Custom timing on Altera Cyclone V GX dev board

I have a "Cyclone V GX Starter Board," with an Altera Cyclone V GX
5CGXFC5CF27C7N.
I've designed a logic layout for a video card that only does SVGA
output in graphics modes, and particularly only 1024 x 768 x 75 Hz
refresh rate right now.
I've developed a custom protocol for using single bytes per pixel,
and a palette of 256 colors from a possible range of 4,096 colors.
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I've gotten everything designed and I'd like to put it to hardware
now. I honestly don't know where to begin on this Altera.
I'd like to double-clock the pixel clock so I can conduct operations
in-between use. It requires about a 79 MHz clock at 1024x768x75,
so I'd need about a 168 MHz clock.
Can somebody point me in the right direction, please?
Best regards,
Rick C. Hodgin
Reply to
Rick C. Hodgin
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You need a PLL. You can either:
Go to IP Catalog in Quartus and instantiate one. This has a wizard that asks you all the questions and generates some Verilog that does it. It's then up to you to wire it up.
or
If you use Qsys (a good idea) you can just drop in a PLL component and fill in the answers to the questions. You can then connect up the ports with the clicky interface - which will also keep track of your clock domains and insert clock crossing buffers where needed.
Theo
Reply to
Theo Markettos
Will I be able to create a 158 MHz clock on this device? Or is that beyond its abilities? Also, I have add and compare circuits that need to run at about 79 MHz. Will those work properly?
I'm moving from the area of digital theory design to FPGA programming reality. I'm not sure what to expect.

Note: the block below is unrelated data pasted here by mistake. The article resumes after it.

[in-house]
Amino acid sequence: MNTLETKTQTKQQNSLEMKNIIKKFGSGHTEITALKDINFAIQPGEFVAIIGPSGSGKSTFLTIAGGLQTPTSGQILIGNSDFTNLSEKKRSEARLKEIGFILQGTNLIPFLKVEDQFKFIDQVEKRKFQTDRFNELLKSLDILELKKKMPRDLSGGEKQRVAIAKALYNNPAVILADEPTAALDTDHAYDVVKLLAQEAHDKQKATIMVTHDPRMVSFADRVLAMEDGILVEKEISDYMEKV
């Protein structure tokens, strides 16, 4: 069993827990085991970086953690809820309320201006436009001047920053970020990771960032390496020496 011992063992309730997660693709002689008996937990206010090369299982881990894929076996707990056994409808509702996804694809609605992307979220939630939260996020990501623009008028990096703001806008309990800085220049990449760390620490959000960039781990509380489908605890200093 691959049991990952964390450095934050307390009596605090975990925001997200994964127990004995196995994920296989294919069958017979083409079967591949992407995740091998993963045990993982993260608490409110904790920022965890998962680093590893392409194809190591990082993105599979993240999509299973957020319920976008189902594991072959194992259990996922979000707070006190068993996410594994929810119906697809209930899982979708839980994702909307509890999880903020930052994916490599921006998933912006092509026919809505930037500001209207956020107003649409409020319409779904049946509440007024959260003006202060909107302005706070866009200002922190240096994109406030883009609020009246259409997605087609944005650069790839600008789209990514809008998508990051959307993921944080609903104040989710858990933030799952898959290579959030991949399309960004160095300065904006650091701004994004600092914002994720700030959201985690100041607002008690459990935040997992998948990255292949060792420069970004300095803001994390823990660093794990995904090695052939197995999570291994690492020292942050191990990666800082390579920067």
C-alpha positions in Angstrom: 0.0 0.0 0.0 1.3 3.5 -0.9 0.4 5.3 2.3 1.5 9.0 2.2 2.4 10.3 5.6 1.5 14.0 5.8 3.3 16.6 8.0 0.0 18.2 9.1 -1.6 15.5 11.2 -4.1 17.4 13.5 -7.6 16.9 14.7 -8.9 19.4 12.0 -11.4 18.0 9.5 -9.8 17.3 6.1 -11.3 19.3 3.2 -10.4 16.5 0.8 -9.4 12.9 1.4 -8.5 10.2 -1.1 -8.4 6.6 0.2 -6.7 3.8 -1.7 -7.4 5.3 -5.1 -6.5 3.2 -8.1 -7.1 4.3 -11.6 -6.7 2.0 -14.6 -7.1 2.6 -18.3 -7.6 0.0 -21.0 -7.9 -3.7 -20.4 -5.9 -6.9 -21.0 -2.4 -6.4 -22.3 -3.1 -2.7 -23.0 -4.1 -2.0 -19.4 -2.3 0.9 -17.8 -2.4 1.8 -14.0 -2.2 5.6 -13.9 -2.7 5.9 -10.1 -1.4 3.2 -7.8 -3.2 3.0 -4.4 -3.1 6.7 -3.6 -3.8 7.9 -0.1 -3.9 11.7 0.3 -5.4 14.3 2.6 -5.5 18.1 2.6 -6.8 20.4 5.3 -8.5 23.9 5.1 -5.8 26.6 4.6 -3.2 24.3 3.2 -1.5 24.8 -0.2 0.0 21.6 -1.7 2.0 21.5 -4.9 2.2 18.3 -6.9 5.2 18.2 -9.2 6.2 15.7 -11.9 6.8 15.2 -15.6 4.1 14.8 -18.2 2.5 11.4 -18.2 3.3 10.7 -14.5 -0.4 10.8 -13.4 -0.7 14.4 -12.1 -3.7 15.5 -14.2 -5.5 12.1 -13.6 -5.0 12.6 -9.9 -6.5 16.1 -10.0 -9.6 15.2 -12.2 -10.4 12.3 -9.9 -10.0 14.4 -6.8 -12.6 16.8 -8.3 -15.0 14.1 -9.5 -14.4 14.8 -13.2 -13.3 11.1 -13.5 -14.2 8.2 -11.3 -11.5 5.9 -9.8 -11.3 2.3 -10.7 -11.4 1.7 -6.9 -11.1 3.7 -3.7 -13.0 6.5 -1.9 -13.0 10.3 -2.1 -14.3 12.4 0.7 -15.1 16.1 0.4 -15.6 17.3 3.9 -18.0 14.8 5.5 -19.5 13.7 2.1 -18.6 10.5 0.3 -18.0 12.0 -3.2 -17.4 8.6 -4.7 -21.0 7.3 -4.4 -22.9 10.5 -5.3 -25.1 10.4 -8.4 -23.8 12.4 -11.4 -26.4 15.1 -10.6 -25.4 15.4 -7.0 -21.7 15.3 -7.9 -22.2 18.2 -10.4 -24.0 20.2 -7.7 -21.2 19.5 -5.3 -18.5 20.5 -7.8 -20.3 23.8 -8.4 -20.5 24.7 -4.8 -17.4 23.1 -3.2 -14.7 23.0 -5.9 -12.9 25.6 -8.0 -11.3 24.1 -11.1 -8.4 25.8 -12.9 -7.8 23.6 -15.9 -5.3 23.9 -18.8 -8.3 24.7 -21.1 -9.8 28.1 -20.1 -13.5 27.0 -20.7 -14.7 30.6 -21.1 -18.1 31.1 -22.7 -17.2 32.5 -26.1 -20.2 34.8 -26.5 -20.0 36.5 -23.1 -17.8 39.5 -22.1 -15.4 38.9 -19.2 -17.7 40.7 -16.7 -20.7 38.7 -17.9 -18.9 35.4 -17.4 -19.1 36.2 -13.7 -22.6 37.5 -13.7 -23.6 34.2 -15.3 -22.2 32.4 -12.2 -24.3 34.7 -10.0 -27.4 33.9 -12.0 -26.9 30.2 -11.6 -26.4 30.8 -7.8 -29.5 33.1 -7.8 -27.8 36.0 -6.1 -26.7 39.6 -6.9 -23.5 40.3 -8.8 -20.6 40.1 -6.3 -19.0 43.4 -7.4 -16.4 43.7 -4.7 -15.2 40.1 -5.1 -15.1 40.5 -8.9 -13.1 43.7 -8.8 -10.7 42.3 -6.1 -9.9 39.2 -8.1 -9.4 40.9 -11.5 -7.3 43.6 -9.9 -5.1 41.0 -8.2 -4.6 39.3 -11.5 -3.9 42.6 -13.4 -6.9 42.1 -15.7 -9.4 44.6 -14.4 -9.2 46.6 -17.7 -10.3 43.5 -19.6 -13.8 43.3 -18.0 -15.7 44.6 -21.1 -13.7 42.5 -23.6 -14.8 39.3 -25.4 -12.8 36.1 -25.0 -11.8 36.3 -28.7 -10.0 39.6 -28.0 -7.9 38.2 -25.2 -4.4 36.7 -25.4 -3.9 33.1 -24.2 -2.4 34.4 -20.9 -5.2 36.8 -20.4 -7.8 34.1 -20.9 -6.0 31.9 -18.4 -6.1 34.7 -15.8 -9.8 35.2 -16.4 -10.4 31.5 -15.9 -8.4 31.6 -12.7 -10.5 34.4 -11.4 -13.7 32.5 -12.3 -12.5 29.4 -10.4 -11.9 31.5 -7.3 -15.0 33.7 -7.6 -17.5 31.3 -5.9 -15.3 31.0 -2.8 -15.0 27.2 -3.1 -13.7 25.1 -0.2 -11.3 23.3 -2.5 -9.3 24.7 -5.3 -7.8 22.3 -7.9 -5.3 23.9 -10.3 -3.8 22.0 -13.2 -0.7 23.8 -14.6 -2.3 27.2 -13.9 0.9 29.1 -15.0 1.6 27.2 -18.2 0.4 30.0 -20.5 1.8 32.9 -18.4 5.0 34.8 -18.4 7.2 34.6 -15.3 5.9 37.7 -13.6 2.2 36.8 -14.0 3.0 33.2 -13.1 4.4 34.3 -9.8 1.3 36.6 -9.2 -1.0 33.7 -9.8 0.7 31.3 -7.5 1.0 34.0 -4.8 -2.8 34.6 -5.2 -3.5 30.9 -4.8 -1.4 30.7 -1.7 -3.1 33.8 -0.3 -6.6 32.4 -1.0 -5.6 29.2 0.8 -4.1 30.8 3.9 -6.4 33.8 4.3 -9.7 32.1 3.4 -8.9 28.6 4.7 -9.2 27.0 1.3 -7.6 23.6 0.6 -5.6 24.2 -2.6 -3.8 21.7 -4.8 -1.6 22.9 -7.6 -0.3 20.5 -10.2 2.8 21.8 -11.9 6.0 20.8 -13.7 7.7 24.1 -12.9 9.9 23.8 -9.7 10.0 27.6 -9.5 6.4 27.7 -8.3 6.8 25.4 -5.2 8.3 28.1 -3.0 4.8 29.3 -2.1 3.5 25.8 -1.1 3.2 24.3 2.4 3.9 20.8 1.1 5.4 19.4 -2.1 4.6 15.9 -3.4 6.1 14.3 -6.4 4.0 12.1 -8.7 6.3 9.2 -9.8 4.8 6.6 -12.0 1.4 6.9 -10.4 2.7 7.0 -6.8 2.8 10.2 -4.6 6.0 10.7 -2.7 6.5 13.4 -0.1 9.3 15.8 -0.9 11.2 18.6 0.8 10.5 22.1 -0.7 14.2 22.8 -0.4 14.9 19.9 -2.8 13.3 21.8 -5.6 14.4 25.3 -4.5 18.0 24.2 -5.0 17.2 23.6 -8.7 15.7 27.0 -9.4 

Best regards, Rick C. Hodgin
Reply to
Rick C. Hodgin
The /device/ should be capable of up to 300-400MHz - at least that's what I've seem in general use. However it's your problem to make a design that will run at the speed you use to run it at. I wouldn't have thought you would have big problems at 79MHz, and might be OK at 158MHz - it really depends.
TimeQuest timing analyser will tell you, among other things, the maximum clock speed that each clock domain will run at. Assuming you have constrained your input clocks appropriately (ie have an SDC file that indicates their speeds, and any relations between them) then Timequest will warn if your design fails to meet your timing constraints. If you have a PLL, it knows the input clock and will calculate the speeds of the generated clocks, so in general you just need to tell it the input speeds and it'll figure out the rest.
You might find it useful to have a read through an intro to the tools - for instance this my brief rundown aimed at second year university students (in the middle of a course doing other things including verilog and bare-metal software development):
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Theo
Reply to
Theo Markettos
Excellent info. Thank you, Theo.
I'm meeting with a local hardware project Meetup group this weekend, so hopefully I'll pick up a few pointers. They typically go over a design and build from beginning to end that one of the members from the group has already had success in getting it to work.
Best regards, Rick C. Hodgin
Reply to
Rick C. Hodgin
I'm going to start by trying to get the address generation circuit and read memory working. I have designed a staging register, and a use register, so the next 8-byte read can come in the background while the pixel clock is shifting between 8-bit blocks in the use register.
I think this will provide adequate timing for video modes even well beyond 1024 x 768 x 75 Hz.
Best regards, Rick C. Hodgin
Reply to
Rick C. Hodgin
I began working with Altera's Quartus II software last night and had difficulty in understanding how it works. In addition, as I began to write verilog code to reproduce my design, it loses so much in the translation into text.